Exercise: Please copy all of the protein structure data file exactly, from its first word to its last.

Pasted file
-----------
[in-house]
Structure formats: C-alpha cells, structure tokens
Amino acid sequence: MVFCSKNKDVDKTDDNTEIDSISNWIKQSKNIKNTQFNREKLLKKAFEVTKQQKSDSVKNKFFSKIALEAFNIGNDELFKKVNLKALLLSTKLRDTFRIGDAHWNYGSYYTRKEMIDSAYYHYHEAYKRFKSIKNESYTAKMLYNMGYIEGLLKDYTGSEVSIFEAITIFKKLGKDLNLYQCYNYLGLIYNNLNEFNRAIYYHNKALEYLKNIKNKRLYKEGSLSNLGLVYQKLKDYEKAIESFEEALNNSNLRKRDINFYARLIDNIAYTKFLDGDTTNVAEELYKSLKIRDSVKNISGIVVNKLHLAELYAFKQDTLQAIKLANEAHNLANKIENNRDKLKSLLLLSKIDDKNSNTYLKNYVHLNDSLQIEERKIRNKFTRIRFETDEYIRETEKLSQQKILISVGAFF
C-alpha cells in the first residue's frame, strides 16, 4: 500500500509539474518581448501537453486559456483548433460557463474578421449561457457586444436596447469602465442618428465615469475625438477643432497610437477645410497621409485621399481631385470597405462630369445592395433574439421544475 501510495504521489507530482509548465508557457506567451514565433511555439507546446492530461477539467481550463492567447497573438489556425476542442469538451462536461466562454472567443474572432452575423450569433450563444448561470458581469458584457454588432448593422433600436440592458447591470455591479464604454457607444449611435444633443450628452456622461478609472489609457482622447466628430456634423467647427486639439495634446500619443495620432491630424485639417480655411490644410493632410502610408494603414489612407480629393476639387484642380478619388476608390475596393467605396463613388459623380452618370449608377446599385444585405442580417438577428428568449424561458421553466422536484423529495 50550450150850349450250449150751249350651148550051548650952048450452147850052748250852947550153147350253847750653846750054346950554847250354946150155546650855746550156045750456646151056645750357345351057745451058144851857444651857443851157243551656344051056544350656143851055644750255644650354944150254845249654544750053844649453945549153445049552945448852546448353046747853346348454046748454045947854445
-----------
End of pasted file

[in-house]
Structure formats: C-alpha cells, structure tokens
Amino acid sequence: MVFCSKNKDVDKTDDNTEIDSISNWIKQSKNIKNTQFNREKLLKKAFEVTKQQKSDSVKNKFFSKIALEAFNIGNDELFKKVNLKALLLSTKLRDTFRIGDAHWNYGSYYTRKEMIDSAYYHYHEAYKRFKSIKNESYTAKMLYNMGYIEGLLKDYTGSEVSIFEAITIFKKLGKDLNLYQCYNYLGLIYNNLNEFNRAIYYHNKALEYLKNIKNKRLYKEGSLSNLGLVYQKLKDYEKAIESFEEALNNSNLRKRDINFYARLIDNIAYTKFLDGDTTNVAEELYKSLKIRDSVKNISGIVVNKLHLAELYAFKQDTLQAIKLANEAHNLANKIENNRDKLKSLLLLSKIDDKNSNTYLKNYVHLNDSLQIEERKIRNKFTRIRFETDEYIRETEKLSQQKILISVGAFF
C-alpha cells in the first residue's frame, strides 16, 4: 500500500509539474518581448501537453486559456483548433460557463474578421449561457457586444436596447469602465442618428465615469475625438477643432497610437477645410497621409485621399481631385470597405462630369445592395433574439421544475 501510495504521489507530482509548465508557457506567451514565433511555439507546446492530461477539467481550463492567447497573438489556425476542442469538451462536461466562454472567443474572432452575423450569433450563444448561470458581469458584457454588432448593422433600436440592458447591470455591479464604454457607444449611435444633443450628452456622461478609472489609457482622447466628430456634423467647427486639439495634446500619443495620432491630424485639417480655411490644410493632410502610408494603414489612407480629393476639387484642380478619388476608390475596393467605396463613388459623380452618370449608377446599385444585405442580417438577428428568449424561458421553466422536484423529495 50550450150850349450250449150751249350651148550051548650952048450452147850052748250852947550153147350253847750653846750054346950554847250354946150155546650855746550156045750456646151056645750357345351057745451058144851857444651857443851157243551656344051056544350656143851055644750255644650354944150254845249654544750053844649453945549153445049552945448852546448353046747853346348454046748454045947854445